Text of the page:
[Archive] In such a highly charged context, how can architecture sift the powerful currents of memory, myth and meaning to make sense of events?
Shortly after the 9/11 attacks, the late New York Times architecture critic Herbert Muschamp remarked that the several storeys of twisted metal facade then still standing after the cataclysm recalled Frank Gehry and Issey Miyake’s work.
Muschamp’s aesthetic perspective and the arguments of others who suggested that the retention of the ruins of the Twin Towers was an appropriate memorial to the dead did not prove popular elsewhere in the city. Retaining the Twin Towers’ ruins was likened to the ‘aestheticisation of murder’.
Finding an alternative approach has proved difficult and has been delayed by endless changes to the size of the site, the masterplan, the client and the nature and purpose of the National September 11 Memorial & Museum. Even Hurricane Sandy played a role in the museum’s late opening by flooding the workings. The memorial itself, by Michael Arad, opened in 2011. It is made up of a tree-filled plaza with a pair of waterfall-filled pools that empty into voids at their centre and which are contained within the square footprints of the Twin Towers.
The museum element opened in May and is reached via Snøhetta’s glass and steel entrance pavilion set between the pools. From here you are led deep underground to the cavernous museum proper carved out of the earth by US practice Davis Brody Bond. The result is, in some senses, an artificial ruin, a curated aftermath beneath the two faux voids of the pool. This is in no way accidental; 9/11 Memorial Museum director Alice Greenwald said she wanted ‘an emotionally safe encounter with a difficult history’.
After several major design changes and reductions in size, Snøhetta’s pavilion has embraced ‘emotional safety’ to such a point that it has been reduced to a forgettable blandness. Decon-lite (like SOM’s recent New School building and Thomas Mayne’s somewhat livelier Cooper Union block − both elsewhere in the city), it is a vaguely crystalline form in glass and metal with a steel web structure and an ash interior. As well as forming the museum entrance and ticket booths, it includes a quiet room for 9/11 families and an auditorium offering an introductory film for visitors on its mezzanine level. Above this is M & E plant for surrounding elements of the plaza such as the underground PATH train that passes nearby. The steel structure of the pavilion also acts as a truss spanning the gap below.
Snøhetta’s Craig Dykers has described the pavilion as a threshold between the everyday life of the city and the spiritual life of the memorial museum and as a ‘bridge between the memory of past events embraced by the Memorial design and the trust in the future, signified by the neighbouring office towers’.
Dykers also suggests that the tourists peering through the glass and taking selfies of their reflections are ‘part of the narrative of the building reflecting the present moment in time’. Others may conclude that it simply lacks the solemnity due a portal to a chthonic world and that the selfie-takers are reacting accordingly. There are office lobbies aplenty with significantly more dignity.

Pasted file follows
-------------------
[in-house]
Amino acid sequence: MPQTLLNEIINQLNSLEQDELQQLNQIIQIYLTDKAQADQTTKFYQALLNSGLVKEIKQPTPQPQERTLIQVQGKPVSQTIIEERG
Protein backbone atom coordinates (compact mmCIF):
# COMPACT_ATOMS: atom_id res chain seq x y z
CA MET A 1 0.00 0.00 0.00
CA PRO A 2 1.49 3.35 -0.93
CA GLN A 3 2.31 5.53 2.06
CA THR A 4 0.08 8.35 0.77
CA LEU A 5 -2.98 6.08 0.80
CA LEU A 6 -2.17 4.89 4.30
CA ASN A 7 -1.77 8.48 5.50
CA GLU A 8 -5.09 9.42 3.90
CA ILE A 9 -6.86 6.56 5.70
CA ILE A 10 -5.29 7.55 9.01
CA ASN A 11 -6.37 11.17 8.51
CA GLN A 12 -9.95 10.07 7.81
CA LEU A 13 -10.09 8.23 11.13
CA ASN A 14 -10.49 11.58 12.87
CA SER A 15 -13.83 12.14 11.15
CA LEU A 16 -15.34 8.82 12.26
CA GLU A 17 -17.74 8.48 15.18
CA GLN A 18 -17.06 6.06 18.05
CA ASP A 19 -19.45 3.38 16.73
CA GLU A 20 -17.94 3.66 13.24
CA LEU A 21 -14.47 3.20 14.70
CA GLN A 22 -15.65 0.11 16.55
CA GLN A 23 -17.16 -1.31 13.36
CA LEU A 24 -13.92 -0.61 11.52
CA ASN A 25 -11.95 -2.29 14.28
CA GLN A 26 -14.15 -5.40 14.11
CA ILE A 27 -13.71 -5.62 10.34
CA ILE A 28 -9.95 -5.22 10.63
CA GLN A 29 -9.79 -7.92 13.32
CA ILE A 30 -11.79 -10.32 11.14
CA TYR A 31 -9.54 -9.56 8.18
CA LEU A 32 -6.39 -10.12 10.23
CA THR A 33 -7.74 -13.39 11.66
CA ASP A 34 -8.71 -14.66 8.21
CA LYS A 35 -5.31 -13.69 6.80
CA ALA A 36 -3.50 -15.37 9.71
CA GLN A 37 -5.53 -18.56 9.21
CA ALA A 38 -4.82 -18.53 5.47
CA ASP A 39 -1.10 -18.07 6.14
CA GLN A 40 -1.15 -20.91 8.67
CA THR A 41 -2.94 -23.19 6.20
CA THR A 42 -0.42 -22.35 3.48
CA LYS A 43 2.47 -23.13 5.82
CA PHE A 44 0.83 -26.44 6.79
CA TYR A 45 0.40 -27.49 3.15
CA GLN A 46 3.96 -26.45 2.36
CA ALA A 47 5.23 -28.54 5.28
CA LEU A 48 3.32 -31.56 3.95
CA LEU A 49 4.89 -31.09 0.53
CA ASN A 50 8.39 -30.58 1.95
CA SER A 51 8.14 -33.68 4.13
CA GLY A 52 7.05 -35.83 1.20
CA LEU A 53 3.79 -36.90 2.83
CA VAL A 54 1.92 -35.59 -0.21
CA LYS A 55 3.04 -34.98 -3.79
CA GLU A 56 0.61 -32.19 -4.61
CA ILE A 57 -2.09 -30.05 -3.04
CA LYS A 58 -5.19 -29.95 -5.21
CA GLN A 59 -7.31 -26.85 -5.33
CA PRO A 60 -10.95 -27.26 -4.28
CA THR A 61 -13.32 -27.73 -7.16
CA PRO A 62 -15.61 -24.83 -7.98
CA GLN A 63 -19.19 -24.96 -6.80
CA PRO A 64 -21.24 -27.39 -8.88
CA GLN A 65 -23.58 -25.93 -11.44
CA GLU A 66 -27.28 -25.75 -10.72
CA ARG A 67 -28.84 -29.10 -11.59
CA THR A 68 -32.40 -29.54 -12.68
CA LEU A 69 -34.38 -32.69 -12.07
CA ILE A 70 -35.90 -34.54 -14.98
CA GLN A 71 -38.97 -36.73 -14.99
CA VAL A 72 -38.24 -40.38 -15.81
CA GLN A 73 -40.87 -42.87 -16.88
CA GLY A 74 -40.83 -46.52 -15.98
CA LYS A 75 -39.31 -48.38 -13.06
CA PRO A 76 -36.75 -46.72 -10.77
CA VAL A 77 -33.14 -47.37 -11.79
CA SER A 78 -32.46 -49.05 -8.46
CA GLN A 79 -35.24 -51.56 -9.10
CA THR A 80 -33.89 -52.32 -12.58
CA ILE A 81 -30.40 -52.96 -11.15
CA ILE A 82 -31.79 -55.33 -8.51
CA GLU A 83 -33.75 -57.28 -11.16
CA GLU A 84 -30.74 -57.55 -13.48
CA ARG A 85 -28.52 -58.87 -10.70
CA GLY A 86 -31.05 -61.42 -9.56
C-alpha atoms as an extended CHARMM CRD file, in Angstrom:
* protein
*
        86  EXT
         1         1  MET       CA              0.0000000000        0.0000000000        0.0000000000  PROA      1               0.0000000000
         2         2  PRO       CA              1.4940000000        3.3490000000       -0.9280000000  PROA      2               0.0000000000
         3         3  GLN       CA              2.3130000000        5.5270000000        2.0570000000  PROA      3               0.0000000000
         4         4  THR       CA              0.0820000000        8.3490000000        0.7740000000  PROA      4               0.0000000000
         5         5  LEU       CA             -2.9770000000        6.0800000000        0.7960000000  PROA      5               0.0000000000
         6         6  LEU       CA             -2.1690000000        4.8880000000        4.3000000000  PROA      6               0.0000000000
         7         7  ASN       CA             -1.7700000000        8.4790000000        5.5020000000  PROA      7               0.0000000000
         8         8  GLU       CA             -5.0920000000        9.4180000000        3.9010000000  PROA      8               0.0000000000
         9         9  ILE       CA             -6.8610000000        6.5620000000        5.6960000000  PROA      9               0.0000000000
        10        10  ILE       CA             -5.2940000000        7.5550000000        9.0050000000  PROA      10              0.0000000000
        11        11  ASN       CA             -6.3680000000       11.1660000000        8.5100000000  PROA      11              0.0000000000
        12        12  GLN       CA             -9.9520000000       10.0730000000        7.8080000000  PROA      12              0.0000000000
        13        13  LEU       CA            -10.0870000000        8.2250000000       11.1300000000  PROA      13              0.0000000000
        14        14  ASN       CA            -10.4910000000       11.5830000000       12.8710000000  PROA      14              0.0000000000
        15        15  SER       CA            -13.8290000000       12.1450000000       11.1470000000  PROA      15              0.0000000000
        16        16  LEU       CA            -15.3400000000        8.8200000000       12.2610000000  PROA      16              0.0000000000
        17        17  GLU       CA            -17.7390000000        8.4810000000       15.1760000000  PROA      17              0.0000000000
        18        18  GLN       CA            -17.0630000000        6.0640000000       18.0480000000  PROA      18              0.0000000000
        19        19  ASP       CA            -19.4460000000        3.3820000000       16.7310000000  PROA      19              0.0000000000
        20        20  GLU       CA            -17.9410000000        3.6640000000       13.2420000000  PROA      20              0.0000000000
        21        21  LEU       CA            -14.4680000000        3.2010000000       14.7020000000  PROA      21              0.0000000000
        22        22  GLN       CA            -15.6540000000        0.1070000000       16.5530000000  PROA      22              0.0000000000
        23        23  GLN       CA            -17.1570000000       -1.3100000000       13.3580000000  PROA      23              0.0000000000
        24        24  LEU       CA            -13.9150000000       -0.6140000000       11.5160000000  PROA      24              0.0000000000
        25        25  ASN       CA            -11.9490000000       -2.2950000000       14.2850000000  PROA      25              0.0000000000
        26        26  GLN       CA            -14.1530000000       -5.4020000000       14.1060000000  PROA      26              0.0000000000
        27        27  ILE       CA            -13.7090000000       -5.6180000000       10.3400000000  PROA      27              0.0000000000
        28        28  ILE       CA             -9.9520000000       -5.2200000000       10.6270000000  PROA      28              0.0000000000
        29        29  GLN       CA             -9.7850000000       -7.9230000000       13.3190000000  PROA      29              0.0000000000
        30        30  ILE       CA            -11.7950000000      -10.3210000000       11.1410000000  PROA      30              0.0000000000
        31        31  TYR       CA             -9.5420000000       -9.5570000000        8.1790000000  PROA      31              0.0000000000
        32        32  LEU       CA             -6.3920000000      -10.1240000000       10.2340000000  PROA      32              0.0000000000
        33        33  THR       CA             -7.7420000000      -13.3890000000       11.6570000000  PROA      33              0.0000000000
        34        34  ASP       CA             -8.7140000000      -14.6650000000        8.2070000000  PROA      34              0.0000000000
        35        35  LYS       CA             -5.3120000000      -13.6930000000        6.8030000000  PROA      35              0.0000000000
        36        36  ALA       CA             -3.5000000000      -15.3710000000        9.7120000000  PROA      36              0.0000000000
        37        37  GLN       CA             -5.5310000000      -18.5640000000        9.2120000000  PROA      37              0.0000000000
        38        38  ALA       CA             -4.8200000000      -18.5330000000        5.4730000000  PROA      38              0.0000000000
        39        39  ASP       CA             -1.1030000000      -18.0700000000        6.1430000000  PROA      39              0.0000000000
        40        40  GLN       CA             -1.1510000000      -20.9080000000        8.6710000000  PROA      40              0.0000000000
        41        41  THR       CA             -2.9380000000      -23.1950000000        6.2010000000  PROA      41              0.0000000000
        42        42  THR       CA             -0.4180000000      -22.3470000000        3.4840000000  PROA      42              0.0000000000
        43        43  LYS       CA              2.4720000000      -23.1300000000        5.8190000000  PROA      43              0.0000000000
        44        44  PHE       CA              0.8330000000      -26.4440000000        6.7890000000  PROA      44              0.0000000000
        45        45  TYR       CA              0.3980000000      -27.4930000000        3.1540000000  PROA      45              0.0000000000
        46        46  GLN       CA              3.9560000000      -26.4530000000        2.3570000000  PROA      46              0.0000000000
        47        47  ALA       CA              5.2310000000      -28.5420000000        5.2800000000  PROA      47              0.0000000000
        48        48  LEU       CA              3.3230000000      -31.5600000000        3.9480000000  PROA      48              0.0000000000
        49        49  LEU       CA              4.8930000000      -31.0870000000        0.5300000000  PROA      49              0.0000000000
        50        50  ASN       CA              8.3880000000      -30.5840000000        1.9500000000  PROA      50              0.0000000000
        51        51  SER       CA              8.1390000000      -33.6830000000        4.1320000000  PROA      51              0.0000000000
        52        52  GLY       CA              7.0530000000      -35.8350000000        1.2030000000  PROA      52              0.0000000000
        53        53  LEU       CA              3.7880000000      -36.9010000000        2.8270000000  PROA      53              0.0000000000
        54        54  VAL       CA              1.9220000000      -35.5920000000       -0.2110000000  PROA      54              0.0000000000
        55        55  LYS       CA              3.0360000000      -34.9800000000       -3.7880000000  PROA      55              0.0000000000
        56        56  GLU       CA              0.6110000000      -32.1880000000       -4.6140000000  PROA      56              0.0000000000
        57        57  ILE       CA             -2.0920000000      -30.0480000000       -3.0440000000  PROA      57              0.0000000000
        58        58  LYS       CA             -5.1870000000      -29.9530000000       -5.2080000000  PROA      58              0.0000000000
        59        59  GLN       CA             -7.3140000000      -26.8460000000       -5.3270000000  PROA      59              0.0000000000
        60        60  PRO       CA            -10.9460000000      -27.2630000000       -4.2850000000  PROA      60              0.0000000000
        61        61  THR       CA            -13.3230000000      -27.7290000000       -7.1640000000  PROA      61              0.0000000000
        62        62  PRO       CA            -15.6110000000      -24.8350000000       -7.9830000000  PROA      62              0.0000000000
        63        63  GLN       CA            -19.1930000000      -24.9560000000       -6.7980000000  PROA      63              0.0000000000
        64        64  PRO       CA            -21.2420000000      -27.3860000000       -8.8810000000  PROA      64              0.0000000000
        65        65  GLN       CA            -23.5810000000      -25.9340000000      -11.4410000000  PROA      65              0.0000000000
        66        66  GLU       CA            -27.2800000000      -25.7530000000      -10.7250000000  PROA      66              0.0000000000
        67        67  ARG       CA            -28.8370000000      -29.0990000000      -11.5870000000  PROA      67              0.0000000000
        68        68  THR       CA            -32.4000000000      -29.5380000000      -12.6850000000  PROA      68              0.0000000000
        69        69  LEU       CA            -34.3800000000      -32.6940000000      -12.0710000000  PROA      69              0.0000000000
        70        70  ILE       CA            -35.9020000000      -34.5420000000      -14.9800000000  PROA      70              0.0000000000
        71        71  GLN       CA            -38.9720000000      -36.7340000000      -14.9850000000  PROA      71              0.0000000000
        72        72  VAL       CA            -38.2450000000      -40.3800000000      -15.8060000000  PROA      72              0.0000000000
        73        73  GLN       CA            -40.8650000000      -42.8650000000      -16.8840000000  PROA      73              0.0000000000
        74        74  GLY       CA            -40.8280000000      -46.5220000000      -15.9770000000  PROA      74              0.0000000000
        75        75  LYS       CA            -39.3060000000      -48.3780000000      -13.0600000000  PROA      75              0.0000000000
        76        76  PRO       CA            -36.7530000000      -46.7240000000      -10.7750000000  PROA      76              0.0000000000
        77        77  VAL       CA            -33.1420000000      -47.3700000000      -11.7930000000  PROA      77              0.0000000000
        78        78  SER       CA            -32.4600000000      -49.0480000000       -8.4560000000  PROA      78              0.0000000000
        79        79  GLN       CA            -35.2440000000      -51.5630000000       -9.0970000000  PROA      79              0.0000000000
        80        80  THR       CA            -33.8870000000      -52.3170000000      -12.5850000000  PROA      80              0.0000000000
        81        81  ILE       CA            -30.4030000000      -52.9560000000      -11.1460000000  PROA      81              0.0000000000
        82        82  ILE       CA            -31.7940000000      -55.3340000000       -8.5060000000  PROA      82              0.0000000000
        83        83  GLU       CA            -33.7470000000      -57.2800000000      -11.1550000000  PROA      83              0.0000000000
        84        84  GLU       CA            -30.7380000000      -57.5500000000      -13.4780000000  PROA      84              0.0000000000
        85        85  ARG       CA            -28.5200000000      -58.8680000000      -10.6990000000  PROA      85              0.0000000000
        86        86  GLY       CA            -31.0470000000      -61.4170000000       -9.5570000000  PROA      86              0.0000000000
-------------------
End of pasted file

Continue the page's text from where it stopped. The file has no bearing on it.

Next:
A second threshold is the move from above to below ground. Beside the staircase leading from Snøhetta’s pavilion down to Davis Brody Bond subterranean spaces are two 60-70 ton rusted steel ‘tridents’. These fork-shaped structures once formed the Gothic arch base of Yamasaki’s old towers. The pavilion had to be built around them and they indicate something of the weight of what is to come.
The staircase gives on to the broad, empty and dimly lit concourse level, where further preambles take place such as cloakrooms. The concrete platform is trimmed with a dark Brazilian hardwood veneer that turns upwards 90 degrees to form the perimeter walls at its edge. A broad ‘V’ shape is cut out of these walls to allow glimpses to the floor of the museum far below at what has been called the bedrock but isn’t quite. This is also one of the points on the ramped route down where you can orientate yourself between the site of the two towers whose square format has been extruded down below the memorial fountains to their foundation level in shimmering volumes clad in foamed aluminium panels.
The ramp, in the same Brazilian timber, follows the hairpin bend path of the ramp built to truck out the rubble from Ground Zero in the months following 9/11. It leads first to a balcony hovering above the West Chamber, a 21m-high space that sits to one side of the North Tower’s foundations in a position where the seven-level basement car park below the World Trade Center plaza once stood. The chamber is a similarly empty, contemplative space except for the slurry wall retaining the Hudson River that had to be swiftly pinned in place after the attack and the spot-lit ‘Last Column’ − the final piece of steel that was marked by fire and police crews, covered with shrine-like memorabilia and ceremoniously removed from site.
This excavated space around the former towers and between the towers and the slurry wall, forms the visible volume of the underground museum. Its dimensions were determined following what DBB architect Mark Wagner calls ‘a Wild West land grab’ between those with an interest in the Ground Zero site. Following this property battle, the size of the entrance pavilion (which was once to have housed a museum of human rights and a drawing centre) was radically reduced and the single underground chamber that encloses the Twin Towers’ footprints was created then sealed with a lid in the form of the new memorial plaza.